I propose:

(1) risks in the marketplace have increased due to disruptive competition and a less secure employment relationship (and we are loss averse, i.e. fear losing ground even if we have become richer);

(2) risks have increased outside the marketplace because social insurance has become more conditional;

(3) society is more monetised, so what you get depends more on how much you can afford to pay (other forms of resource allocation like queuing/first in best dressed provided ad hoc redistribution);

(4) within-country inequality is rising – people can see greater wealth around them, spurring a sense of indignity;

(5) norms against flaunting status have broken down – check out a rap film clip [One day I want to do a quantitative analysis of song lyrics over the past 60 years. Hypothesis: fall in pro-social themes and growth in narcissism and egoism];

(6) the institutions in which people traditionally found meaning and fulfillment outside the marketplace – like mass mainstream religious organisations, unions, scouts etc – are declining (marriage is also declining for all bar the rich and highly educated);

(7) there’s less social empathy (see here) and respect (see here and here ).

I suspect all seven contribute to health problems and unhappiness, but 3-7 are the most important for terrorism.

There are two main groups that will be disaffected by the rise of short-term relationships, decline of mass organisations, and emphasis on status:

(1) Those who just prefer deep loyalties, thick identities and intense communities. Some people more than others get stressed out by risk and insecurity (economic competition is stressful and damaging to mental health). Some people more than others crave meaning and deep fulfilment.

(2) The people who slip through the cracks, the “losers” in our cut throat society. Before they had an all-encompassing institution that would take them in, they would receive empathy, and could rely on respect for being a good citizen, union-member, church-goer etc. Now what do they have? Just their own individual deficiencies, apparently.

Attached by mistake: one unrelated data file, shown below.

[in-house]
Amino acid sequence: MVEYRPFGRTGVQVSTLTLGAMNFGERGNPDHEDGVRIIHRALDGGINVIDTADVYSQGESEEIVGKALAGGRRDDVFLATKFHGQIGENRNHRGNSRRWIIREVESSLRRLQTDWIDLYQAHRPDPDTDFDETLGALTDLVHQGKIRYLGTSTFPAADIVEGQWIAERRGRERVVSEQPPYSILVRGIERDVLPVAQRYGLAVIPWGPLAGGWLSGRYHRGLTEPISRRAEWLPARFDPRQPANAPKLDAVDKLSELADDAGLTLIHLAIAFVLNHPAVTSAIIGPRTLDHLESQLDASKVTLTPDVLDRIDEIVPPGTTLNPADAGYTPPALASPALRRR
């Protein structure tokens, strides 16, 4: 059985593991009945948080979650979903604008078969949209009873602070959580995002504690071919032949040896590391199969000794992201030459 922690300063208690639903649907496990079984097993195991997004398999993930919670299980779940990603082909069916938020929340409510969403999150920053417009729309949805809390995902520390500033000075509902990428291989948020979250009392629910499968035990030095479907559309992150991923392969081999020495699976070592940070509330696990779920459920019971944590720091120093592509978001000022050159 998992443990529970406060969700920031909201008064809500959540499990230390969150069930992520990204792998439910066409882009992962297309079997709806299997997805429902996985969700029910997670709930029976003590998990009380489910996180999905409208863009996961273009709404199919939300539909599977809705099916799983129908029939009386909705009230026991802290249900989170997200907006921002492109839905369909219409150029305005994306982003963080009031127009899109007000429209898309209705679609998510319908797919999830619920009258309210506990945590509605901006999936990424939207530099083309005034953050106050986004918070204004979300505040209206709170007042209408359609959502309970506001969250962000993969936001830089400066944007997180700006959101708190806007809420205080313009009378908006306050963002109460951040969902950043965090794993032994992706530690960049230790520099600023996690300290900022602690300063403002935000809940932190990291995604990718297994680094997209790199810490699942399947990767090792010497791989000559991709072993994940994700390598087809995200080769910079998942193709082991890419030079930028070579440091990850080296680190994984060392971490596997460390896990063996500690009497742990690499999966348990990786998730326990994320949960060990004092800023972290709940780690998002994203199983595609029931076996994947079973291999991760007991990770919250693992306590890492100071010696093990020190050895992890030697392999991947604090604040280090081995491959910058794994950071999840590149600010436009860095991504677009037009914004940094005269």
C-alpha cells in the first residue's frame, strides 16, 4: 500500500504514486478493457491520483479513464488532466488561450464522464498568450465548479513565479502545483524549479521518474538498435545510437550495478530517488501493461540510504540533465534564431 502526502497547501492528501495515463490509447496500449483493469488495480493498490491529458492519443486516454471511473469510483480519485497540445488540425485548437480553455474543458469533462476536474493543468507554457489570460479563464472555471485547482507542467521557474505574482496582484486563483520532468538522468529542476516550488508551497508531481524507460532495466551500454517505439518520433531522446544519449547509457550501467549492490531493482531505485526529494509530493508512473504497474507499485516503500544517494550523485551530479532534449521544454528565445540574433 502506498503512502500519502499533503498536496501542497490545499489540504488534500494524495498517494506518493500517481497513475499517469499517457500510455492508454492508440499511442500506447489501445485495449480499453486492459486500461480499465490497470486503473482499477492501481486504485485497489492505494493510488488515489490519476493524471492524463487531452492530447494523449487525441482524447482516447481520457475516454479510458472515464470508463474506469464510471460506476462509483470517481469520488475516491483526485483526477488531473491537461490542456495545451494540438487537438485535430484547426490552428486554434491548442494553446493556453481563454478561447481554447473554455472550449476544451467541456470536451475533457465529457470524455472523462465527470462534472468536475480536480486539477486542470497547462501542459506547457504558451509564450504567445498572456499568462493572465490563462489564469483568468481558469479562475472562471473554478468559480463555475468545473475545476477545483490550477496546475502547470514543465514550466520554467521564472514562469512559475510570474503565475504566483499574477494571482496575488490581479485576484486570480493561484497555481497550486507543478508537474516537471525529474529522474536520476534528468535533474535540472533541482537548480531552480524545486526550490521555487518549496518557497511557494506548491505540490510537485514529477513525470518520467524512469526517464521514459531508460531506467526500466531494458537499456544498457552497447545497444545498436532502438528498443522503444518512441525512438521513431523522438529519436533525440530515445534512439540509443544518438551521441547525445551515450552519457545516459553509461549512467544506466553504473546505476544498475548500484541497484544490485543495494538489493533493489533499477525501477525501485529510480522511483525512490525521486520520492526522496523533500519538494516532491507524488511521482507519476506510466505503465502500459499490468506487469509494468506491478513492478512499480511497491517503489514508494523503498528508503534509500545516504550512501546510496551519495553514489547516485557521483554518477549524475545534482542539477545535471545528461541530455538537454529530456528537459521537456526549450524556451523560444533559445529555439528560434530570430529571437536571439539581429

Both of these overlapping groups are prone to recruitment by extremist groups, offering a sense of community and something to believe in. These communities can provide a sense of honour and dignity to those who have been left behind. As one American boy who joined an online ISIS group was quoted in the New York Times:

For the first time I thought I was not only being taken seriously about very important and weighty topics, but was actually being asked for guidance.

It’s hard to imagine a move back to either long-term safe jobs or mass movement organisations because they are being killed by changes in the economy.

The future employment prospects look particularly grim for low status men. Throughout human history, they have been able to make a living from manual labour if nothing else. But the robot revolution will do away with much manual labour. Jobs increasingly depend on social skills. But gender norms have not caught up. To some extent, they still prime boys for interacting with things and girls for interacting with people. Marginal men are precisely the ones we see falling for terrorism (and many other socially destructive behavior).

While the economic causation of the fall of job-for-life manufacturing is obvious, the economic basis for the destruction of mass movement organisations is more subtle. The great development economist Dani Rodrik suggests that the rise of mass movement politics – vital for establishing good institutions – was in fact facilitated by production line manufacturing. Manufacturing brought people of different ethnicities and religions together on the job. In such a situation, workers could easily see they had shared interests (eg working conditions from the boss, civil liberties from a state that wanted to clamp down on striking rights etc).

Rodrik worries that, with the decline of manufacturing, developing countries may never undergo such a process: